DNR: Ginseng theft is common, but hard to catch - KWWL - Eastern Iowa Breaking News, Weather, Closings

DNR: Ginseng theft is common, but hard to catch

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A Central City man is facing literally hundreds of charges for allegedly taking 134 Ginseng plants from a Dubuque County State Park.

On September 14, an Iowa DNR Officer said he caught Allan Gates walking out of White Pine Hollow State Preserve with a cloth bag and a small shovel.

Gates originally told officers that he was going for a walk, but later informed officers he had been harvesting ginseng.

According to the criminal complaint, Gates bag contained 106 ginseng roots without the stem attached to the root, 16 roots of 3 prong stems attached, and 12 roots with less than 3 prong stems attached.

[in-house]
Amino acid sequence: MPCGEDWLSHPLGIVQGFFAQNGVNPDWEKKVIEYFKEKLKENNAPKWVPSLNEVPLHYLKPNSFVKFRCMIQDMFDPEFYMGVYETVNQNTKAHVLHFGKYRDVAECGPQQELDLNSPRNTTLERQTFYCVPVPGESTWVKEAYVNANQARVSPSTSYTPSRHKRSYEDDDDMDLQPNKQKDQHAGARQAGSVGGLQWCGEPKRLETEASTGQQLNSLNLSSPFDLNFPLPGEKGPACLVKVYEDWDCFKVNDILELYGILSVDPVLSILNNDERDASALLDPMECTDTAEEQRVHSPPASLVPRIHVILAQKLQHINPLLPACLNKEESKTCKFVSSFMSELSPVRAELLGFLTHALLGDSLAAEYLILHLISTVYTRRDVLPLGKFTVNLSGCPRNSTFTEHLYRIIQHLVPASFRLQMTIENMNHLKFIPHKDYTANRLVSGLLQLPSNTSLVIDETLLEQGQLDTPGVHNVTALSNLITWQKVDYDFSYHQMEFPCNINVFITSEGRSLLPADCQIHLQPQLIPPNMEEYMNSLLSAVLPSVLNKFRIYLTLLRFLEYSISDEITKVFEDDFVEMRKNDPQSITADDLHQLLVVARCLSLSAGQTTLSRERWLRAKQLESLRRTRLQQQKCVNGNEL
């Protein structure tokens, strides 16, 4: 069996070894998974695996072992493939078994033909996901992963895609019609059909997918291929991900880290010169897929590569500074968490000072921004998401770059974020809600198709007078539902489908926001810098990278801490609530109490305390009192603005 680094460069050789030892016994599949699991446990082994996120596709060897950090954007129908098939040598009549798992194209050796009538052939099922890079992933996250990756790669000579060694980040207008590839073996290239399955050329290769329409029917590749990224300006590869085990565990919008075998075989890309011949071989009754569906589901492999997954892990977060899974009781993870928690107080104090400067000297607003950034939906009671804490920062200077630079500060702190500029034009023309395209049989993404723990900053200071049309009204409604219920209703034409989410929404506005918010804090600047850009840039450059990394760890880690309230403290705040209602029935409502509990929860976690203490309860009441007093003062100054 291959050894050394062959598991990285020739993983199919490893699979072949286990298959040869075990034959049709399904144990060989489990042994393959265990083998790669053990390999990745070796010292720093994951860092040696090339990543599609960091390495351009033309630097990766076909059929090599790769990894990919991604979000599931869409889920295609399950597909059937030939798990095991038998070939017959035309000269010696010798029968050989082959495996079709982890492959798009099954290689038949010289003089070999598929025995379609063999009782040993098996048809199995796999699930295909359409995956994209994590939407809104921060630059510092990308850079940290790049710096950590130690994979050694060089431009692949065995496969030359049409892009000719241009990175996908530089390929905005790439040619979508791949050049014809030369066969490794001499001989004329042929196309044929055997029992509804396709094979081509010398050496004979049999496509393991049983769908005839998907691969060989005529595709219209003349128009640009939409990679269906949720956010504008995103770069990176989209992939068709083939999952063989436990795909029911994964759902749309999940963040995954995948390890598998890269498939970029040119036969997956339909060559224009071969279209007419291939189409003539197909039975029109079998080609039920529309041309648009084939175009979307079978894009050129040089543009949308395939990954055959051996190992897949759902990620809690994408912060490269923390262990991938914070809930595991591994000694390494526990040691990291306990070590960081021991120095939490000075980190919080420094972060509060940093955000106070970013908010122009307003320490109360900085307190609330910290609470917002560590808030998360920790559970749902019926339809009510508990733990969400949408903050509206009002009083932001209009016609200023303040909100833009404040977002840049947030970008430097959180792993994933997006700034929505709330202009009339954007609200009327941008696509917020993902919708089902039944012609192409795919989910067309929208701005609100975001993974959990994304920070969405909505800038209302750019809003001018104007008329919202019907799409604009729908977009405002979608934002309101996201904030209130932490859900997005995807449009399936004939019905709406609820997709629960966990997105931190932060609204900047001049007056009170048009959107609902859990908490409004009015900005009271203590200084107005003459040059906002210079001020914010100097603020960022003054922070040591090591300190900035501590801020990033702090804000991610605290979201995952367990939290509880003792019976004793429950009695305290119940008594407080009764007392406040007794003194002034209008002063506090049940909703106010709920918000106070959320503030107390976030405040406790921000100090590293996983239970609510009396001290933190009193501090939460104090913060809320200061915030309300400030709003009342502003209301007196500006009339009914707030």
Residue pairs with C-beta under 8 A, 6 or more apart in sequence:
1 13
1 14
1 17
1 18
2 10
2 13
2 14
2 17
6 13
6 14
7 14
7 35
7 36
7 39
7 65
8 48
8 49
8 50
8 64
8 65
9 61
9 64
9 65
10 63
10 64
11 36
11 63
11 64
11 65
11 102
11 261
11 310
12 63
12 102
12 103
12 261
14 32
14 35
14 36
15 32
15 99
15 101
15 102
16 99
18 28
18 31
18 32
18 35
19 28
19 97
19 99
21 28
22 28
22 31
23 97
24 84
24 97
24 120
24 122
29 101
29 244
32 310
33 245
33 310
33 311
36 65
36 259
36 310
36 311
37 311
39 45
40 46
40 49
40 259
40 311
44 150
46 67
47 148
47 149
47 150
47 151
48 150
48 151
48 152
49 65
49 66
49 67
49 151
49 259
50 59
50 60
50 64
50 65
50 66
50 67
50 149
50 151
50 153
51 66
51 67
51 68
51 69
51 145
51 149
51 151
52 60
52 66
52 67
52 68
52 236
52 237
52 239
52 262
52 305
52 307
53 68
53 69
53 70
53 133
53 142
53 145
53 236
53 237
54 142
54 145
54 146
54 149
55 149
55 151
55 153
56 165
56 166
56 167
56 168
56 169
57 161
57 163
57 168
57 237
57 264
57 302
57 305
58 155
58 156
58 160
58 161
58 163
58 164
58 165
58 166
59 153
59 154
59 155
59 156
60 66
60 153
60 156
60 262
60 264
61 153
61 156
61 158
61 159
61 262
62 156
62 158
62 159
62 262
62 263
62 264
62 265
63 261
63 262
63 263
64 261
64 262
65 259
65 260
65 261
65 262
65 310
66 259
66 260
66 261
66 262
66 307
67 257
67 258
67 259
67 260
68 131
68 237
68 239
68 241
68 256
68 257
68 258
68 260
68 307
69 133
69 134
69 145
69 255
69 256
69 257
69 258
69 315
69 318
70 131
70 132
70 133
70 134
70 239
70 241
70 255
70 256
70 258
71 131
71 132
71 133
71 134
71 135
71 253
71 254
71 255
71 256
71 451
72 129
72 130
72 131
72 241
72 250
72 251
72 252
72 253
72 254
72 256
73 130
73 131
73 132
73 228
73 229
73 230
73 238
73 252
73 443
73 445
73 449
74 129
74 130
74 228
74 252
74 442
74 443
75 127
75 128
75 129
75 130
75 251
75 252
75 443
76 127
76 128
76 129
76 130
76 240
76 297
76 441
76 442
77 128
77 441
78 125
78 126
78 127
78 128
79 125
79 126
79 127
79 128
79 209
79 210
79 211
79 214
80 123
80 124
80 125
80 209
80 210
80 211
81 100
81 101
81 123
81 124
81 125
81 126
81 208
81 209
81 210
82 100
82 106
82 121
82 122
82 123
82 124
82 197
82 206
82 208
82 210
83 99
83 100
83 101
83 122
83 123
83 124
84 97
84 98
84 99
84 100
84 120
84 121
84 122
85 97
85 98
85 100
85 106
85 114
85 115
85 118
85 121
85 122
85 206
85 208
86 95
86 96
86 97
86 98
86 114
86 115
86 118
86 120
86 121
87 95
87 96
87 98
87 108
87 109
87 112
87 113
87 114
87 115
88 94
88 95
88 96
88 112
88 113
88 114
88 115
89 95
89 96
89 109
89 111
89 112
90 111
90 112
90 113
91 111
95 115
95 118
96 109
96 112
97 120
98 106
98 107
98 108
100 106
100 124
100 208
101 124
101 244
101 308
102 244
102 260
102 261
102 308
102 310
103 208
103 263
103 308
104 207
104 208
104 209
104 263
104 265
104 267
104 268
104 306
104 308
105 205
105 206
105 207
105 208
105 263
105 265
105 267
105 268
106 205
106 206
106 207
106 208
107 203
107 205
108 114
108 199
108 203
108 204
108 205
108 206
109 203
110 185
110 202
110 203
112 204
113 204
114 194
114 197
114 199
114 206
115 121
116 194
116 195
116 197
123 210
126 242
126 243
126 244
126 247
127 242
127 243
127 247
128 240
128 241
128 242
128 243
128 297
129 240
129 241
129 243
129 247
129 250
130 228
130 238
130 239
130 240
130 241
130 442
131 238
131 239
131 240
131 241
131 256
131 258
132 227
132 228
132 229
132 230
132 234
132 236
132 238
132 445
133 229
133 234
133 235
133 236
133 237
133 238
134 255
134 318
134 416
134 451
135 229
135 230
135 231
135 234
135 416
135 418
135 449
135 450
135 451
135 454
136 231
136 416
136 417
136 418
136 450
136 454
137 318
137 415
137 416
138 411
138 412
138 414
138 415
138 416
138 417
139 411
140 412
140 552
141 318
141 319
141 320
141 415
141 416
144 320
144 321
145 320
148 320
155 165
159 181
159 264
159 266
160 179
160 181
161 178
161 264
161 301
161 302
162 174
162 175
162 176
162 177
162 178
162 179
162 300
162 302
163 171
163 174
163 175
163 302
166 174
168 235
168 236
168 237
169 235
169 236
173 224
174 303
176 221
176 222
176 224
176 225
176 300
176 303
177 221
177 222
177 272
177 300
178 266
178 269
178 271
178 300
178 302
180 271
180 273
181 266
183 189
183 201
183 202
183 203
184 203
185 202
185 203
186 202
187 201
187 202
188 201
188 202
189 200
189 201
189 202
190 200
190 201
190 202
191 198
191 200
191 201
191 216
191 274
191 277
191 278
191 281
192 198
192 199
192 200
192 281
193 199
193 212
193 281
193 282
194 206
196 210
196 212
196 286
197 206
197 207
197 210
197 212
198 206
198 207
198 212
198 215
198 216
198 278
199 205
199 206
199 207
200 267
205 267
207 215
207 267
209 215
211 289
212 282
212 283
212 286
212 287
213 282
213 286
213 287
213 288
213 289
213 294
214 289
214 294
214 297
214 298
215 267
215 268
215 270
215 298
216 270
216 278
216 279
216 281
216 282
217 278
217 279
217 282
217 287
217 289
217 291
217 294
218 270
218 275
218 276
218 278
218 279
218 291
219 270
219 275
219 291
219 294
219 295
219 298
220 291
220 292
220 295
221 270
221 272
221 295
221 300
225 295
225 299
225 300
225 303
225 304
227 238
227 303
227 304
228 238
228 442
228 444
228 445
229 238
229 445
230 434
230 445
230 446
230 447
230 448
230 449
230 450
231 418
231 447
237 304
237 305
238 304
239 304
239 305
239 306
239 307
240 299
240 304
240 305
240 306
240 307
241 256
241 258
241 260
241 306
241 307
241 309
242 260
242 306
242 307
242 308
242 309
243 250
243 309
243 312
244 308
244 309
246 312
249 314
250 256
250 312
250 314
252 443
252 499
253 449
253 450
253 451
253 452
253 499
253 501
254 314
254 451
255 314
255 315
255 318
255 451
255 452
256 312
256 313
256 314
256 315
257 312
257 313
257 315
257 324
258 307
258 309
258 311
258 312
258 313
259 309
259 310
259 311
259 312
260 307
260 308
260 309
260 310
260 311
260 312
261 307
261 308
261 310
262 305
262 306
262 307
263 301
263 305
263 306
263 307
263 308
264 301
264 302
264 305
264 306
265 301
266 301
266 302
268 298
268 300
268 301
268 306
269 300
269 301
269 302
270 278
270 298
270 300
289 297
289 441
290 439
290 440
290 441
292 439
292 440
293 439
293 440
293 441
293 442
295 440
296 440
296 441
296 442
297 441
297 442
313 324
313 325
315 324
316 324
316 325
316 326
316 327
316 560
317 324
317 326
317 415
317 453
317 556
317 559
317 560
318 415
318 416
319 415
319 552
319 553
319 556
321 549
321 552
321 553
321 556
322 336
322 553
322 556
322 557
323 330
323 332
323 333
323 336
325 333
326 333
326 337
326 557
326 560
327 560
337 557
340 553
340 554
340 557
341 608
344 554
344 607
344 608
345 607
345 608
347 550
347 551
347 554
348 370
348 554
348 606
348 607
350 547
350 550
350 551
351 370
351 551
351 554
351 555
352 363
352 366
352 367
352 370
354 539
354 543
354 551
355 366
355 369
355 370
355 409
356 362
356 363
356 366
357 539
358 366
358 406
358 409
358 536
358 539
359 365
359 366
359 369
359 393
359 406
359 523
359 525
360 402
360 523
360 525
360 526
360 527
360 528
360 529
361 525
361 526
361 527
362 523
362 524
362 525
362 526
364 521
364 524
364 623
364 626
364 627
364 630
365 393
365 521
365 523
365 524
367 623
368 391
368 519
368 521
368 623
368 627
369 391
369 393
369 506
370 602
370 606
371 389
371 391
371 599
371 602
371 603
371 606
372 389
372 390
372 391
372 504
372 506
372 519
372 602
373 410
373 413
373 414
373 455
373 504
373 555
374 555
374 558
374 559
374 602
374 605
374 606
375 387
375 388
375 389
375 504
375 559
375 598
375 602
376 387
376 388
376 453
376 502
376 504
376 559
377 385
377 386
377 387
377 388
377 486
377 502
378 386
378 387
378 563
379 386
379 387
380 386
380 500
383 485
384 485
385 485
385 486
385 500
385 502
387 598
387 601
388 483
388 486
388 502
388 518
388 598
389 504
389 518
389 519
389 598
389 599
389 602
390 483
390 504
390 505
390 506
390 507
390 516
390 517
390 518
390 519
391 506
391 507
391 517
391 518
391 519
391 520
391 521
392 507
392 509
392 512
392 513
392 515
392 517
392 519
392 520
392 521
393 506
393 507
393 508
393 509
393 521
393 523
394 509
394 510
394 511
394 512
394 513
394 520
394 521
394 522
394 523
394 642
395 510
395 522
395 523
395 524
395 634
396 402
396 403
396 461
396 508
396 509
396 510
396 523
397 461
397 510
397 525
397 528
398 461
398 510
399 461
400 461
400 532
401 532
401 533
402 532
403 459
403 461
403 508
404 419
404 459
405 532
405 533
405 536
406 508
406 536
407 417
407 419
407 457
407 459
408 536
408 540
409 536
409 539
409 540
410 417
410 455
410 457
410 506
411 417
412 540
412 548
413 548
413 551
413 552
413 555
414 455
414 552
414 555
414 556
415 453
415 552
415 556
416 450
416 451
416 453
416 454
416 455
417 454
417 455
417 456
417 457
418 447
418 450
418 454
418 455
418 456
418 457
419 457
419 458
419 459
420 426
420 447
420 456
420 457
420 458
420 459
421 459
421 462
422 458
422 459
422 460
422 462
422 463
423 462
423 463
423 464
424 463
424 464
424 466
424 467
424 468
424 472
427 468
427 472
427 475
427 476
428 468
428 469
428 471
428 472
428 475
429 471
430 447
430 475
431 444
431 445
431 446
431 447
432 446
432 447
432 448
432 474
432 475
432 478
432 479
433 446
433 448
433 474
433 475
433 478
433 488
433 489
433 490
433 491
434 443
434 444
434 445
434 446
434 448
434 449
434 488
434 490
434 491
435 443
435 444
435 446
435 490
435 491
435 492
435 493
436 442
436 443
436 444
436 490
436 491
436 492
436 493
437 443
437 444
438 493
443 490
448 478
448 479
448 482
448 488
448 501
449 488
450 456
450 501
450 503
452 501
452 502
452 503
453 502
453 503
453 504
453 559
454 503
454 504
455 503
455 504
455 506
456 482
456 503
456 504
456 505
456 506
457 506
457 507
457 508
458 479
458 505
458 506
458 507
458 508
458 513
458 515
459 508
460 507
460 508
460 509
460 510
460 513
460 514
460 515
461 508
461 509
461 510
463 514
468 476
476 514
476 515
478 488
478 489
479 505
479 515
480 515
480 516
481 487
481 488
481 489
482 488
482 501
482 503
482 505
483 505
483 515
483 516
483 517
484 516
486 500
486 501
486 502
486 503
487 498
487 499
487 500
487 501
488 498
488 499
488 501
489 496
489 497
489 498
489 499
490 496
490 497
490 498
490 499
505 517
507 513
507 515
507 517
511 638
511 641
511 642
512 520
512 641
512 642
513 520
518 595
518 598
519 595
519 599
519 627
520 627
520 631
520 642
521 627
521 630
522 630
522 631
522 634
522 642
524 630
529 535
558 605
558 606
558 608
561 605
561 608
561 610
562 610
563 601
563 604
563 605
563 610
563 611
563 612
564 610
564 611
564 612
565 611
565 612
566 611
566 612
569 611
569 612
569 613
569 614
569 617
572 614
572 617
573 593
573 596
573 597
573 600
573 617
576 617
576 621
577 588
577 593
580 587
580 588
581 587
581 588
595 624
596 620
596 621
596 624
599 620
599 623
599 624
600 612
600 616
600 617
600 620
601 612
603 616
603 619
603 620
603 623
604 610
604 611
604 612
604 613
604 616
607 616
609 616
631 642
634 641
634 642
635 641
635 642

Iowa DNR officer, Nate Johnson, said he's aware people are out in public properties harvesting ginseng illegally, but he said it's hard to catch violators in the act.

"We know it happens a lot, but these guys are pretty hard to catch when they're out here doing it," said Johnson.

Johnson said ginseng is valuable and primarily sold to Asian markets as a natural Medicine. However, he said this year the ginseng prices have dropped to about $300 a pound compared to previous years when ginseng would sell for $800 a pound.

"We've had a really wet season and the ginseng is growing really well so guys are able to find more it," said Johnson.

Johnson said it's shows like the History Channel's reality show, "Appalachian Outlaws", that's exposed the ginseng market to hundreds of people. He said it's also maybe sparking more illegal poaching.

"A lot of people see it as a sort of fast cash that they can go out there and grab some plants off of whatever grounds they can get into," said Johson.

Gates will be facing theft and illegal harvesting charges. He's set to appear at the Dubuque District Court on November 3, 2014.

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